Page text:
Am hoping the guy who did it last time can do it again.

Sunday, 25 January 2015


With water levels dropping where to fish on a long weekend without the masses?? East Alligator River.  Arrived just on 6am only to have been beaten there by 50 million mossies that have not eaten for the last 6 months, seriously bad. The Magela Creeks on the way in @ 300mm with the first having a bit of speed and pressure with it but no problems. Fished the upstream section. River height allowed a launch without putting the boat out into the main current which was a bonus as the river was roaring past being low tide. Colour of the river at the ramp “Iced Coffee”. Moved upstream about a kilometre where the flow was less concentrated and started exploring the many snags along the edge. Floating line, 9’ intermediate tip, 9’ leader, Roggie Dodgie fly with weed guard. Second cast 68cm bronze Barra, fat as, and fought well above its size using the river flow too.

 While I could not find any areas of Barra schooling working the edges and current channels flowing through the trees gave me 15 Barra for the day 68cm – 76cm and by their colour have spent the last 9 months land locked. Plenty of good sized tarpon to fill in any quiet moment.

Long weekend and the only boat on the water, two others were launching as I was pulling out, where else can you have that other than the NT.

Had a look at Shady on the way back. Masses of boats heading down stream. No one on the fresh so that’s where I went. Water a great colour, a bit on the nose, flowing over the two new barrages on the second bend (going over, not a bust through). Most of the lillys are dead but need a good push of water to get rid of them. Right at the top of the billabong good flows into the system and I was able to get right out onto the flood plain ¾ of the way to the treeline! Tarpon but no Barra. All looking good but need 600 – 800mm of the wet stuff over the next 6-8 weeks to get thing really moving for the dry.

Remember, “You’ll never never know, if you never never go. Get out there and fish!”

Tight lines
Jim Churchley

Thursday, 22 January 2015


Right now there are so many reports coming in for great fishing, NT News showed fish in the Alice, and good barra are being caught on road crossings, off bridges, in billabongs and dams, as well as numerous reports of so many meteries around shady.  What a great place we live in!

The weather and wind looks like it might go to the 'toilet' a bit but I don't think that will turn the fish off much.   Watch the lightning on those composite rods, remember "one flash and your ash" and be careful of the crocs, as the NT News, and NT Police point out in these links...."Croc on beach"  and "4m Croc at Culvert" .  

Dave Krantz has been tying up some big bombers for the meteries and Pete Davies is going make one of his dark side Gutta Ratz lures to compete with it.

Dave's bomber on a 6/0

Pete's 'Gutta Ratz' in production.
Should be interesting...will add a plate to the Corroboree Cup this year for those who want to stick to the dark side...more to come on this later.

Saturday, 17 January 2015


The Year has only started and there are a lot of fish being caught, apparently meterys at the mouth of shady, the harbours fishing well and plenty in the billabongs already.  All these below are recently caught...(courtesy Tales from the Tinny)

 A couple over a metre from the Shady Mouth

...and from the fresh a little smaller

Then Darwin Harbour
Corroboree has been slow for some of us for the last few years, we had great fishing a couple of years ago when the rains cleaned out all the lilies and fishing  was great, but the lilies came back and the rain was not enough to clean them out properly.    Normally the first half of the year is taken up on Corroboree and the billabongs,  but because they have not been firing the Salt has been te favoured destination for a lot of us.  Maybe this years wet will change that...lets hope so.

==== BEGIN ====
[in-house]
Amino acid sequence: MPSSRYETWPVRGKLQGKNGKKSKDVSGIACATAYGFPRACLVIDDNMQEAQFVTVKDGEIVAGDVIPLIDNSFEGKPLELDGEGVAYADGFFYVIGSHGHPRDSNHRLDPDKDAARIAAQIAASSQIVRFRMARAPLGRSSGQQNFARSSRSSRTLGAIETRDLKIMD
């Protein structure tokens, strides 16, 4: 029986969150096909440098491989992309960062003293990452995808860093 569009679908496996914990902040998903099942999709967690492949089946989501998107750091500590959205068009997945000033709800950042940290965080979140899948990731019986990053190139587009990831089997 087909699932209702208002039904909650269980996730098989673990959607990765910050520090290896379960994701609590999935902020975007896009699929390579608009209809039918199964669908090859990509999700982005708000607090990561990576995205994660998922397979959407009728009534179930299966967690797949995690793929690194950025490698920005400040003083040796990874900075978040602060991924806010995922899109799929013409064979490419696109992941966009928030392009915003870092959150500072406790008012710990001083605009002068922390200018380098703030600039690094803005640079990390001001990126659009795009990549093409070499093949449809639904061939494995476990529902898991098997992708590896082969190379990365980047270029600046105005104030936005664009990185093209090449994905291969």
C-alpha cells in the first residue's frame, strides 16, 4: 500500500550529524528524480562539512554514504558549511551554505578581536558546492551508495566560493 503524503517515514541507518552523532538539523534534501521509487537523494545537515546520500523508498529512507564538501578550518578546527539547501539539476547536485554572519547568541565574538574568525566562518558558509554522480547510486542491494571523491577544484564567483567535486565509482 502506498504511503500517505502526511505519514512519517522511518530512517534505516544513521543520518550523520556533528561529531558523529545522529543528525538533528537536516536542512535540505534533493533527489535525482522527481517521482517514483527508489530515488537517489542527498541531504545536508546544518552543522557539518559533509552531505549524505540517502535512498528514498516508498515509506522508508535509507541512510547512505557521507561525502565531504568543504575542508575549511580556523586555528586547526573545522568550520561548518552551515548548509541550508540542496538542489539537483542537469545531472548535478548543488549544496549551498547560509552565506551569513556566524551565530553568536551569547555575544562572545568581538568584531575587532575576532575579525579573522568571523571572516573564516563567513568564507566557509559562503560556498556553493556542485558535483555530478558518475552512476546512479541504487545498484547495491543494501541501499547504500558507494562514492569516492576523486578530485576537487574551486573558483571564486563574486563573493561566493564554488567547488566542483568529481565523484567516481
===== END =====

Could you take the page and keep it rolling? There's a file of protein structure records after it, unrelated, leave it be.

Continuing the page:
We have not locked in a date for the 'Corroboree Cup' until we see when we can get into the billabong and this year we will add a 'Corroboree Plate' for those who want to fish on the Dark side. Remember its all 'Just for Fun' 

The 2014 cup

Thursday, 15 January 2015


Looking at all the weather sites, and there are heaps of them, it appears that while Saturday might still be a bit windy and wet, the monsoon trough will be leaving for a while and Sunday looks like a good fishing day.  Tides are good for the flats, storm predictions are down, and it could be reasonably dry if the weather sites are anything to go by.... here are the predictions if any of you are thinking of venturing out....
Storm outlook is low to nil

Wind for the whole of the NT is low

Monday, 5 January 2015


Just back from 3 lovely days at Yellow Waters. Took Dimity and two granddaughters out - for a break from Darwin. Beautiful conditions - no wind, no current and plenty of fish.

 All those using dark side stuff were telling a different story altogether. My poor little green clouser was far more the worse for wear after each outing. In fact the thinner it got each time, the more they liked it. I did change it a few times but always to another of the same style.

The flies got chewed up but they still caught fish.
The rain sort of slowed things up a little in that it was necessary to run the bilge pump all most continuously on some days but the fish made up for that. Tarpon about 36 cms were common and barra about 55 to 60 in the early mornings.

The rain was so bad one day that I actually had the bimini up to stop the stinging from the drops but continued to fish and catch fish!!. Being by myself made it possible to fish with fly even with the lid up.

All the fishing was on home billabong although it was possible to get through to yellow waters - apparently Saratoga were being caught there. I didn't see the need to venture down there. The crocs were also plentiful and also very friendly.